Inside Track: Underinsured Motorist Coverage: What You Don’t Know Can Hurt You:

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  • Underinsured Motorist Coverage: What You Don’t Know Can Hurt You

    In recent years, the rules governing underinsured motorist coverage have changed significantly. Lawyers and clients should understand these rules before the need to rely upon underinsured motorist coverage arises.

    J. Michael Riley

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    car accidentJuly 2, 2014 – As lawyers, we are all too painfully aware that we don’t have all of the answers, whatever clients may expect. Hopefully we do know the right questions to ask. In the case of underinsured motorist coverage, the questions are quite straightforward. Why do I need underinsured motorist coverage, and how much should I carry? The answers, as usual, are a bit more complicated.

    Underinsured motorist coverage protects individuals injured in a car accident if the other driver does not have enough coverage to pay for the damages. Historically, if damages were more than the other driver’s insurance coverage, the individual’s own underinsured motorist coverage would pay the difference between your damages and the amount received from the other driver.

    In recent years, however, the rules governing underinsured motorist coverage have changed significantly. Lawyers and clients should understand these rules before the need to rely upon underinsured motorist coverage arises.

    That Was Then, This Is Now

    In all too many cases, people carry very substantial liability limits and far lower underinsured motorist limits. In effect, those people are providing more protection for others than they are for themselves and their family.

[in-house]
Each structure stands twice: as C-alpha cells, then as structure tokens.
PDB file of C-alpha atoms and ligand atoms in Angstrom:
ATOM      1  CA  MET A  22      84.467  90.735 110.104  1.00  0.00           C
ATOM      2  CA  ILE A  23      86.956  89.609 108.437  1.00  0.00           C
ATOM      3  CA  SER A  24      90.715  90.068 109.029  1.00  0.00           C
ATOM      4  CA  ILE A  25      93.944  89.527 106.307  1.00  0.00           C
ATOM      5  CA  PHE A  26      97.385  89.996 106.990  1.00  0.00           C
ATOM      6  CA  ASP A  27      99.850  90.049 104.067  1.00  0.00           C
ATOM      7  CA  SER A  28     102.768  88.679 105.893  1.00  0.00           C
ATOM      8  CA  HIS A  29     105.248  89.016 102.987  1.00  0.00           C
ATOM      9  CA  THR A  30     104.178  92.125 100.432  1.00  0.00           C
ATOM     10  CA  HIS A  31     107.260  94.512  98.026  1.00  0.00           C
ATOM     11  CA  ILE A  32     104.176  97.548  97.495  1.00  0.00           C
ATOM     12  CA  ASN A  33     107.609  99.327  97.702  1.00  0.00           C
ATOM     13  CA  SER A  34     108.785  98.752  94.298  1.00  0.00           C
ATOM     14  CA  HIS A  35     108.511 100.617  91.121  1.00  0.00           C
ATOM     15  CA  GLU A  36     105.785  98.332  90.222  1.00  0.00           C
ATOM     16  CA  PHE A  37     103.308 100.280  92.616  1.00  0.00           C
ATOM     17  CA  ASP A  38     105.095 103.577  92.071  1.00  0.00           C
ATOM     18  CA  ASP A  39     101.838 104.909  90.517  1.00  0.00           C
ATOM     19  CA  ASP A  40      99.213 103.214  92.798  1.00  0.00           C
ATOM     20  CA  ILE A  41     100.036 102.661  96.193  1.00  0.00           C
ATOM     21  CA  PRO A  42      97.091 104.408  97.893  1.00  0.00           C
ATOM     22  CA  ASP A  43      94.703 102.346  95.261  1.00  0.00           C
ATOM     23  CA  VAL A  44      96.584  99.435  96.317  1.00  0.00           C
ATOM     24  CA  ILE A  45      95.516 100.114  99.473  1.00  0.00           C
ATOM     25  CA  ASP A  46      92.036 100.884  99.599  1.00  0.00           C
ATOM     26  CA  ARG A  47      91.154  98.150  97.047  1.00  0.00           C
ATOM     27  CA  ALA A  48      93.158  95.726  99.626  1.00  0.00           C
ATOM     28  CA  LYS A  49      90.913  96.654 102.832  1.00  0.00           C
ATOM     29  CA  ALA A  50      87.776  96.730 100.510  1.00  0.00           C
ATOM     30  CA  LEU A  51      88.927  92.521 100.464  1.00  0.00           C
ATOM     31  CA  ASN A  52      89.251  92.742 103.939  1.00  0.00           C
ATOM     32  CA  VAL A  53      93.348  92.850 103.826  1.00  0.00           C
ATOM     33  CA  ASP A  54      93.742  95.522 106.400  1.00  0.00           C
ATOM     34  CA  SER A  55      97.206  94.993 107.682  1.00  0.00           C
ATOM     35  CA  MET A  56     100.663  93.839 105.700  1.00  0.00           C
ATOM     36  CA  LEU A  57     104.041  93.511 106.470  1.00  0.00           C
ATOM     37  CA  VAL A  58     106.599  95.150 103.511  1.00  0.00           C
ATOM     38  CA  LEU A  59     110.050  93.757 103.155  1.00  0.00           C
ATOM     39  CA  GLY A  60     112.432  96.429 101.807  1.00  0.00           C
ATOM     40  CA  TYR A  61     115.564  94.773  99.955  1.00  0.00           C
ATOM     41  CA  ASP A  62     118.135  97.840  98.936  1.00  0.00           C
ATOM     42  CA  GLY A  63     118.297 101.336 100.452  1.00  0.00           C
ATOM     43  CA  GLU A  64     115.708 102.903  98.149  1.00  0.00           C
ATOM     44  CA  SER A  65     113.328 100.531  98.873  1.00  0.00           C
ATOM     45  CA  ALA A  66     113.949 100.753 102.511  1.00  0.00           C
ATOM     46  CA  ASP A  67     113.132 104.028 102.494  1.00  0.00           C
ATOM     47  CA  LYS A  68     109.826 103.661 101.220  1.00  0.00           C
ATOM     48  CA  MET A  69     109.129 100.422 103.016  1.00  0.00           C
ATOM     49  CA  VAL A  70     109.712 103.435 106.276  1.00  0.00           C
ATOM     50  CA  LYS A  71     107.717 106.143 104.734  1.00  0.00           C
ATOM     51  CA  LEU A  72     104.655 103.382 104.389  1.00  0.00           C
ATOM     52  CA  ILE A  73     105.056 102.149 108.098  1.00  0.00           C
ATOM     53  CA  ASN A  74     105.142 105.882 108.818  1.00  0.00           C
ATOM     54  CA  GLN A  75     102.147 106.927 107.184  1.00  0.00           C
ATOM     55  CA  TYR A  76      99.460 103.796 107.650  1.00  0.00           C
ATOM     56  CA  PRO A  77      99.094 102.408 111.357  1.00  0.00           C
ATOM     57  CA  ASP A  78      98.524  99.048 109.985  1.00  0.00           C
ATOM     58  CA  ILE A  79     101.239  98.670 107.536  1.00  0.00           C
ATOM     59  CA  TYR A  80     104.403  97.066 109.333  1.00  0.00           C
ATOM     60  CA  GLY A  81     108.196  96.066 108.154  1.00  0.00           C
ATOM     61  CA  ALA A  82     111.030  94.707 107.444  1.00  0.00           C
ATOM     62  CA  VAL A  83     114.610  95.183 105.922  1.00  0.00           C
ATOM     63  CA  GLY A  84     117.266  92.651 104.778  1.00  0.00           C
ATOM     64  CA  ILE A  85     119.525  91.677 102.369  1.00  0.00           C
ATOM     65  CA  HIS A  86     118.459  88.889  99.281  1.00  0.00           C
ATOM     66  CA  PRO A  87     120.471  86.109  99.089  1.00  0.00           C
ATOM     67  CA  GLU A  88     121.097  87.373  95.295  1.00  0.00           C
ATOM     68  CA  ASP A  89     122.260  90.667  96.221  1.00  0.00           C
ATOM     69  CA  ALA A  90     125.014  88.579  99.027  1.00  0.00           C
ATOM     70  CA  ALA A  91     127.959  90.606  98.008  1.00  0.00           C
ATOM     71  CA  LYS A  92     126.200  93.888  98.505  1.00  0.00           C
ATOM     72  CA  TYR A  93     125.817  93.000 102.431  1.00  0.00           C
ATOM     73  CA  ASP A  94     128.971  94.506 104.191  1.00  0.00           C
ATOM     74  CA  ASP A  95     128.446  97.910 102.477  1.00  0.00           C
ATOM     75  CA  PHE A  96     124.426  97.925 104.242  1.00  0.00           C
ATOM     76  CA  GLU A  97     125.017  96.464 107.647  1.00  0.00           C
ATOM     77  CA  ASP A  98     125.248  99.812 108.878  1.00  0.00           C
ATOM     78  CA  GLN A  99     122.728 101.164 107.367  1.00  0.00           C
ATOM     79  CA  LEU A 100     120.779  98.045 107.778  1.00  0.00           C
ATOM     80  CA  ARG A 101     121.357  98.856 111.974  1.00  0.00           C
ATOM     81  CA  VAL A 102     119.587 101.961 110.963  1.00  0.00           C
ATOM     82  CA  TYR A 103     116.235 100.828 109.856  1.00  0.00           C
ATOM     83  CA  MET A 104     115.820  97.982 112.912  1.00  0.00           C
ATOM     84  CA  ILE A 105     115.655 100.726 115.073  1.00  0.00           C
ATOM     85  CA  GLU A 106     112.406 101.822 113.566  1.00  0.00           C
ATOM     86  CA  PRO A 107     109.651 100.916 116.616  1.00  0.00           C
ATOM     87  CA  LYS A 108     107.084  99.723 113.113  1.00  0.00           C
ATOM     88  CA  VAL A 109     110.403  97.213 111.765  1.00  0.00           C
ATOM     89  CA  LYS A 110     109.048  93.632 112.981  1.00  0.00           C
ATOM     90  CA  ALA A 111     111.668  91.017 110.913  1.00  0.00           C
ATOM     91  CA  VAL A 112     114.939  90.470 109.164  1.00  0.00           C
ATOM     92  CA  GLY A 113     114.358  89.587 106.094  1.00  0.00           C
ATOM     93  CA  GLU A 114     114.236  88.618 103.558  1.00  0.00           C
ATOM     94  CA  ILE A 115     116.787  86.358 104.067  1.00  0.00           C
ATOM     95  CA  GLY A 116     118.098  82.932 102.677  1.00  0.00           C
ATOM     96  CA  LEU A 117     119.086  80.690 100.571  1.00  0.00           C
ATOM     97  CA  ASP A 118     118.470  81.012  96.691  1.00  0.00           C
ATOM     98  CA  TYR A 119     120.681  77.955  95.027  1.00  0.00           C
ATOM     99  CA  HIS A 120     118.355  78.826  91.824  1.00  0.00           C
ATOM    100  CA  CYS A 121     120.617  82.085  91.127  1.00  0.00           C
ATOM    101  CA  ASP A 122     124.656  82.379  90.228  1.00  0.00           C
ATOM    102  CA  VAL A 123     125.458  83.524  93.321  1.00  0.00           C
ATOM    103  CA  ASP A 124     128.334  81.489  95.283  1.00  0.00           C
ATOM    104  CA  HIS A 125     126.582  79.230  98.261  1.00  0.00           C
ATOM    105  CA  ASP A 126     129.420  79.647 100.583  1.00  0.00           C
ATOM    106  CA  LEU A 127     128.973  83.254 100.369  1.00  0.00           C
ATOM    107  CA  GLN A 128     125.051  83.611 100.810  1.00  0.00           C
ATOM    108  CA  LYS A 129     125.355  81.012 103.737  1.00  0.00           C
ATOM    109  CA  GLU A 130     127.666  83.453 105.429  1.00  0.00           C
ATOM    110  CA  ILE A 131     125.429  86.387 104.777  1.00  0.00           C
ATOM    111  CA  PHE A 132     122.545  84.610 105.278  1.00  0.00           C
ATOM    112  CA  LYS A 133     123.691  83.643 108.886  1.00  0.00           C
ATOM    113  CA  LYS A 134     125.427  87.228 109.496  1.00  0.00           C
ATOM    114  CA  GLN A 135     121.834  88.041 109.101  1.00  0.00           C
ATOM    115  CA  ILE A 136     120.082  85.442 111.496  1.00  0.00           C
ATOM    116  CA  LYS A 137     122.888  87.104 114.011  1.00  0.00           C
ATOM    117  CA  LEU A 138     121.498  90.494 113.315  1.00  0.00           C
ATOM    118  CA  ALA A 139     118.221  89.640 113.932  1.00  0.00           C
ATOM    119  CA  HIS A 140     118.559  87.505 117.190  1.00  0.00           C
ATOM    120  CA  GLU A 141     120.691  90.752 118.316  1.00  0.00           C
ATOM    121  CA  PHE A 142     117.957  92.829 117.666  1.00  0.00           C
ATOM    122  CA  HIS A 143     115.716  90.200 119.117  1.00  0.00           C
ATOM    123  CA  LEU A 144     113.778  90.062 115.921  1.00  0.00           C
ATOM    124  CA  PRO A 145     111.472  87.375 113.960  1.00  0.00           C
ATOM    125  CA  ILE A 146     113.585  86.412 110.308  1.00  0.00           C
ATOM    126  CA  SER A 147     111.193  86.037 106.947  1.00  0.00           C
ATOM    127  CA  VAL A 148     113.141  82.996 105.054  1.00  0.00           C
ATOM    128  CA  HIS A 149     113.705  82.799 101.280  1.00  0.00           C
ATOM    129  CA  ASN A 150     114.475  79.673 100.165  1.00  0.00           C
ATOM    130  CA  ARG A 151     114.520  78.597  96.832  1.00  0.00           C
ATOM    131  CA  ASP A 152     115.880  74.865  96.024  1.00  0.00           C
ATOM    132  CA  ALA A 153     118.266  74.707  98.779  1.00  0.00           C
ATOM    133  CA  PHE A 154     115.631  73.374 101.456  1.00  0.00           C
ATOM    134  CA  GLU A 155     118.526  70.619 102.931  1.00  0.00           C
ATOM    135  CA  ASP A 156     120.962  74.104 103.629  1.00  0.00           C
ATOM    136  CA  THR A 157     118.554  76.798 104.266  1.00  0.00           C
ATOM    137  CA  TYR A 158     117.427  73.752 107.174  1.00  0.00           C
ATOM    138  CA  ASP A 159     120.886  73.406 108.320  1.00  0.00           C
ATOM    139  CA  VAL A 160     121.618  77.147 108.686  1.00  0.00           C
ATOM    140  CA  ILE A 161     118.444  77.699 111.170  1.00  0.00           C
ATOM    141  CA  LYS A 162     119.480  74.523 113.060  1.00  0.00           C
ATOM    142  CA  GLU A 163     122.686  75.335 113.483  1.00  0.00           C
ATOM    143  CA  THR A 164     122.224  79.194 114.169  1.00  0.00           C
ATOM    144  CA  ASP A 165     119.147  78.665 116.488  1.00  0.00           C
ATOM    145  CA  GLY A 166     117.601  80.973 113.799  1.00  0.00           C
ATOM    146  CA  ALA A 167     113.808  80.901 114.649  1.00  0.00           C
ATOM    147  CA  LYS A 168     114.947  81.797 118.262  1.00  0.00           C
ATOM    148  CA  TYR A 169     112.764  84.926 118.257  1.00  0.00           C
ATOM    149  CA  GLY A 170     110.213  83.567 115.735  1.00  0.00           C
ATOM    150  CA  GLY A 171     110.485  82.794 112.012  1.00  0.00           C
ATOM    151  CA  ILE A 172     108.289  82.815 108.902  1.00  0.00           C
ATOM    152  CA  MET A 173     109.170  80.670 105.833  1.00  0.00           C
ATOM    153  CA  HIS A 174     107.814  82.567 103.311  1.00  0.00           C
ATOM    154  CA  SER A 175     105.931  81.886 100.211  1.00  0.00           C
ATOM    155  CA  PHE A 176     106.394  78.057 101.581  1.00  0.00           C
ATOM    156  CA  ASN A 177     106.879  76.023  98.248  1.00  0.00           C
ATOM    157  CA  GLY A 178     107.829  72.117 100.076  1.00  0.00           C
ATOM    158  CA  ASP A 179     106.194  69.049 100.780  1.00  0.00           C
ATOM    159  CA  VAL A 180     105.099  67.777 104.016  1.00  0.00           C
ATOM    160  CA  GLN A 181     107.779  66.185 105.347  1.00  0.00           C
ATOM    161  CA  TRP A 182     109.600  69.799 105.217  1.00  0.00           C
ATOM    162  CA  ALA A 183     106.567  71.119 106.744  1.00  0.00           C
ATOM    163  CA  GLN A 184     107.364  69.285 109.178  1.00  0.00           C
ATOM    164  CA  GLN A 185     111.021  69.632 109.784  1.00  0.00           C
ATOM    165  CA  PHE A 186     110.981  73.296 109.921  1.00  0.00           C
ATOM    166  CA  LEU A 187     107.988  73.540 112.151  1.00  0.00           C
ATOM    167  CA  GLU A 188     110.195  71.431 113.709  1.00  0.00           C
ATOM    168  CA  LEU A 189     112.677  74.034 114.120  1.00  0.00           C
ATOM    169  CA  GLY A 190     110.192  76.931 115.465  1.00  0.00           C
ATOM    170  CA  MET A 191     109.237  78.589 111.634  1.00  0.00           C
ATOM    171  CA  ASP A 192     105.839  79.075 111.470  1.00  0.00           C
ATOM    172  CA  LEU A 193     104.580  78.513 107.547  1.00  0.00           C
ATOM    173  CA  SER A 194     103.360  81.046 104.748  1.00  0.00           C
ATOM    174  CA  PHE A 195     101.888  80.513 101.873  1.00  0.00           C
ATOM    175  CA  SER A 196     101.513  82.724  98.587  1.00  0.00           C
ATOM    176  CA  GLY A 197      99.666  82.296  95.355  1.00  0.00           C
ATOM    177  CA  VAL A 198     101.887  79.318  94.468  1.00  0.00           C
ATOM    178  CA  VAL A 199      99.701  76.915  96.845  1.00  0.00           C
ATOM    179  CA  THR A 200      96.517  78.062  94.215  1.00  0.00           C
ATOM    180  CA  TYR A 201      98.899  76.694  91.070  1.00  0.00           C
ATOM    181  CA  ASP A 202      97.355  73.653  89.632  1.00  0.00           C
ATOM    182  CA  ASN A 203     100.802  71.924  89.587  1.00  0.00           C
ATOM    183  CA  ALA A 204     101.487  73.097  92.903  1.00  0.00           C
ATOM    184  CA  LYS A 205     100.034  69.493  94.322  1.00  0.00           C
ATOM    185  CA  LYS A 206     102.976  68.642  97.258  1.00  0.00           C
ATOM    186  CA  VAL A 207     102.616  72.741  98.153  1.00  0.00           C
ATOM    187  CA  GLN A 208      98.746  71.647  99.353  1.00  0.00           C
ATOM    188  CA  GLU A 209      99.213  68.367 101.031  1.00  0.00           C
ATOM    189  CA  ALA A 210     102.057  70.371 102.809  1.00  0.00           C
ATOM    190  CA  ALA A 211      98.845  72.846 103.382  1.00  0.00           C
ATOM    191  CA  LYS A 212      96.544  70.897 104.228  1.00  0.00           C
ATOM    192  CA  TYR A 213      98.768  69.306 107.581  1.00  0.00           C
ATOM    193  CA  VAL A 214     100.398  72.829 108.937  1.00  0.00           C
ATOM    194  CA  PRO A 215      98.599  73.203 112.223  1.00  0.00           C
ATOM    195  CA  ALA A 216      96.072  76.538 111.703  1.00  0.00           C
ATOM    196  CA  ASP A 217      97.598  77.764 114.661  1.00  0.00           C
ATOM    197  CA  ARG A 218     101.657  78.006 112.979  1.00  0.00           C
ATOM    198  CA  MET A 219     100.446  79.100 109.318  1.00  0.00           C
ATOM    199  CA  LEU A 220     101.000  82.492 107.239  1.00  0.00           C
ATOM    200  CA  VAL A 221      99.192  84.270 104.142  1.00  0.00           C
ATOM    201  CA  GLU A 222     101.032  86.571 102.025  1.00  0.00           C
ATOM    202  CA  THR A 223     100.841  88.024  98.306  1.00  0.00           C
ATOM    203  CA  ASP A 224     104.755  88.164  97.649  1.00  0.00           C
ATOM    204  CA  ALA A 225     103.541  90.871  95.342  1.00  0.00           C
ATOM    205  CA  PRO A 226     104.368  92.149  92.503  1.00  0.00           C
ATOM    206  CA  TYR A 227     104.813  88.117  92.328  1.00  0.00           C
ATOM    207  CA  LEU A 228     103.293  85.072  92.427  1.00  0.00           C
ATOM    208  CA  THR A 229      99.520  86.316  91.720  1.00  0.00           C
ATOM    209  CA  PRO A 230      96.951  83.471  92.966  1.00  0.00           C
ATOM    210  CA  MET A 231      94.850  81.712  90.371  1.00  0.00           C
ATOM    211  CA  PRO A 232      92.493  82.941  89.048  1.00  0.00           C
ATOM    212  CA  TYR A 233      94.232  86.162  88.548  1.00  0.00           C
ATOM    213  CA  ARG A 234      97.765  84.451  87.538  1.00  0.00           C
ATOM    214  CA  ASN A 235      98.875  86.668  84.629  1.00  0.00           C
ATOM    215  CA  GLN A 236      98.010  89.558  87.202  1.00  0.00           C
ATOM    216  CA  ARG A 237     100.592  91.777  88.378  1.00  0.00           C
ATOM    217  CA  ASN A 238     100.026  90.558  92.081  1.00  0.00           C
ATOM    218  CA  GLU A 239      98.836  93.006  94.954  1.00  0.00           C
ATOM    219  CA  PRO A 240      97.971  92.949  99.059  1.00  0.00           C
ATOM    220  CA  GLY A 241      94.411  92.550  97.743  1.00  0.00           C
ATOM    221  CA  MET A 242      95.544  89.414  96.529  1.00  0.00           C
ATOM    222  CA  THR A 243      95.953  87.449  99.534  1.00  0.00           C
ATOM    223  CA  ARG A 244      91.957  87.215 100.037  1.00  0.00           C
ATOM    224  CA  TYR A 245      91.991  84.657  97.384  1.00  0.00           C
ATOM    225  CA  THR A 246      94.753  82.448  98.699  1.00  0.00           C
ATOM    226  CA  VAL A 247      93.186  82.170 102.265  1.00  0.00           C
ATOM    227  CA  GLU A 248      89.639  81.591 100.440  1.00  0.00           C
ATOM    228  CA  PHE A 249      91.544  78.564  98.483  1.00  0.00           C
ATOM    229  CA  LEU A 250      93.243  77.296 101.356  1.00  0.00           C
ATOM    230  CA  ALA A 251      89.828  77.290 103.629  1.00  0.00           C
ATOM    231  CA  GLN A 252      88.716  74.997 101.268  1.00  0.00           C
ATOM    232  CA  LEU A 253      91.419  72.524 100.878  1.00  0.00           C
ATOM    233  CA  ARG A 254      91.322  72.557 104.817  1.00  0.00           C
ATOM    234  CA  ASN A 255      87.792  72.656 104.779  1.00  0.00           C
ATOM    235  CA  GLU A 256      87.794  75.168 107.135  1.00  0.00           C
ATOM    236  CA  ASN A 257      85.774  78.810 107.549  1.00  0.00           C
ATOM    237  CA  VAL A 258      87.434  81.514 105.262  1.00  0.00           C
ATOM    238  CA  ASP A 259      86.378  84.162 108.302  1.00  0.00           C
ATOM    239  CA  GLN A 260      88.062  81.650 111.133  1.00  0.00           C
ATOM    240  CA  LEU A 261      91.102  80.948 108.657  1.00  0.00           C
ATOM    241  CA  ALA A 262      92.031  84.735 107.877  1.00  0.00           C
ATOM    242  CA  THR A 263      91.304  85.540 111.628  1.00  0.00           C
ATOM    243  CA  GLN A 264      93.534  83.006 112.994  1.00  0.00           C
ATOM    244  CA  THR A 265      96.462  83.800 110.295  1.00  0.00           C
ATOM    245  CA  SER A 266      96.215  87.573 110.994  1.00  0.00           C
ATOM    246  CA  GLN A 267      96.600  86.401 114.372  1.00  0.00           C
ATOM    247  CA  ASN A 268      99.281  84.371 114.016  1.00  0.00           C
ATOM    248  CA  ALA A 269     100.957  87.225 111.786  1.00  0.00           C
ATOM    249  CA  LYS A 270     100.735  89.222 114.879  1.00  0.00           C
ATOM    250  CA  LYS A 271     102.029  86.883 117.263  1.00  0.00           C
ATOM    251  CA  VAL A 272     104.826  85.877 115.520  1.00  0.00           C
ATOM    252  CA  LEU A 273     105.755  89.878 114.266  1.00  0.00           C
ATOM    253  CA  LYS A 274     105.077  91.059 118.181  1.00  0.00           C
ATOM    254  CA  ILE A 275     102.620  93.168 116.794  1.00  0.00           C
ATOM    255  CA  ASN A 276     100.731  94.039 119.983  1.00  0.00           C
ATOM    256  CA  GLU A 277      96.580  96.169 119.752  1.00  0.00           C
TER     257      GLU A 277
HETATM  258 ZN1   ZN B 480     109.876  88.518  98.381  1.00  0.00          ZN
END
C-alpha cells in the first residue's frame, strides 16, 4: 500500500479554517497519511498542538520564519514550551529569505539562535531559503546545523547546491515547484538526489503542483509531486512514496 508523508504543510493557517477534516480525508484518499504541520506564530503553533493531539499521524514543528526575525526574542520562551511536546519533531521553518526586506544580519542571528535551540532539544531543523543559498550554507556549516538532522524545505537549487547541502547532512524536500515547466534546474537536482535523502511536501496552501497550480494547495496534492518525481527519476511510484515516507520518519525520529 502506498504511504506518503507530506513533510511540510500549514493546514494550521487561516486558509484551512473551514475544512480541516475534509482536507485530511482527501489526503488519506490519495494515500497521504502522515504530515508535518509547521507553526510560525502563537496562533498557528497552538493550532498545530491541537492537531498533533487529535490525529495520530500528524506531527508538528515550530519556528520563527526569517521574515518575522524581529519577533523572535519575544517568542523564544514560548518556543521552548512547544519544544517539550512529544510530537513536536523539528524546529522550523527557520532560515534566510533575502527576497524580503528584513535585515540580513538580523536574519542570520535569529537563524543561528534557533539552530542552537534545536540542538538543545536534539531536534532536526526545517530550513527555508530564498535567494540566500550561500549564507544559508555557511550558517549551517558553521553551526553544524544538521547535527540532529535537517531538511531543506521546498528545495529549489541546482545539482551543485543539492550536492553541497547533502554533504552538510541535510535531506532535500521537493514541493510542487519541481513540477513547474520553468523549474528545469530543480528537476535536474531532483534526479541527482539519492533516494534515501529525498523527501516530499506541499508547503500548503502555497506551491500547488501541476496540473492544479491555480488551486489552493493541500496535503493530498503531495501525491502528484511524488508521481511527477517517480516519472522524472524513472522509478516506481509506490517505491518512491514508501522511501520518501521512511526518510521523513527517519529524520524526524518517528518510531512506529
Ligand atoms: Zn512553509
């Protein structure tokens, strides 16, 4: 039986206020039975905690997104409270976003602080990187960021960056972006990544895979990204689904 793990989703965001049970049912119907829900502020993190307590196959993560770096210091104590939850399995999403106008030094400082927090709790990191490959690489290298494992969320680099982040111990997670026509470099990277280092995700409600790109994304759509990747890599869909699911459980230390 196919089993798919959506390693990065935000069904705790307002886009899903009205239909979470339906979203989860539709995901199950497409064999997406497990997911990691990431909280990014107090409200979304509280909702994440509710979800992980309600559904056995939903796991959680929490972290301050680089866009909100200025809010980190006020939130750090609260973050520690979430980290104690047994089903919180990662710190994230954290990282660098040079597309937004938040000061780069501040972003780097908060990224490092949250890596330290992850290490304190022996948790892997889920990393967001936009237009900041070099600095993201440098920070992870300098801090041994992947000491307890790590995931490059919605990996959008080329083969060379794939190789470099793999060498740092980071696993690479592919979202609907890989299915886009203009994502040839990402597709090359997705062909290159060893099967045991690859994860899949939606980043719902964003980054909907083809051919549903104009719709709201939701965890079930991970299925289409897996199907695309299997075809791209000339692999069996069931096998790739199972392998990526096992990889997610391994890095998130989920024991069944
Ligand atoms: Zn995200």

Wisconsin has adopted mandatory automobile liability insurance. That means there are probably fewer uninsured motorists and more motorists who are insured, but carry minimum liability limits. In Wisconsin, those limits are $25,000 per person and $50,000 per accident. Given the current costs of medical care, it is not unusual to see medical bills substantially exceed those minimum limits for a person with a significant injury.

    Underinsured motorist coverage is typically an inexpensive way to guard against the situation where the other driver’s insurance is far less than what is needed to compensate someone who is seriously injured for their damages.

    Those damages include not only medical expenses and loss of income, but the overall impact of a serious accident on the injured person’s quality of life.

    In all too many cases, people carry very substantial liability limits and far lower underinsured motorist limits. In effect, those people are providing more protection for others than they are for themselves and their family.

    J Michael Rileycom mriley axley Mike Riley (U.W. 1973), an attorney at Axley Brynelson LLP, Madison, practices in the areas of personal injury, insurance, mediation and arbitration. He has lectured and written extensively on matters relating to the settlement and trial of personal injury claims.

    That makes very little sense, particularly because the cost of underinsured motorist coverage is substantially less than the cost of liability coverage.

    In other cases, people who should have underinsured motorist coverage do not. The companies are required to make a one-time offer of underinsured motorist coverage. The coverage is not mandatory and the minimum the company needs to offer is $50,000 per person and $100,000 per accident. That amount is totally inadequate.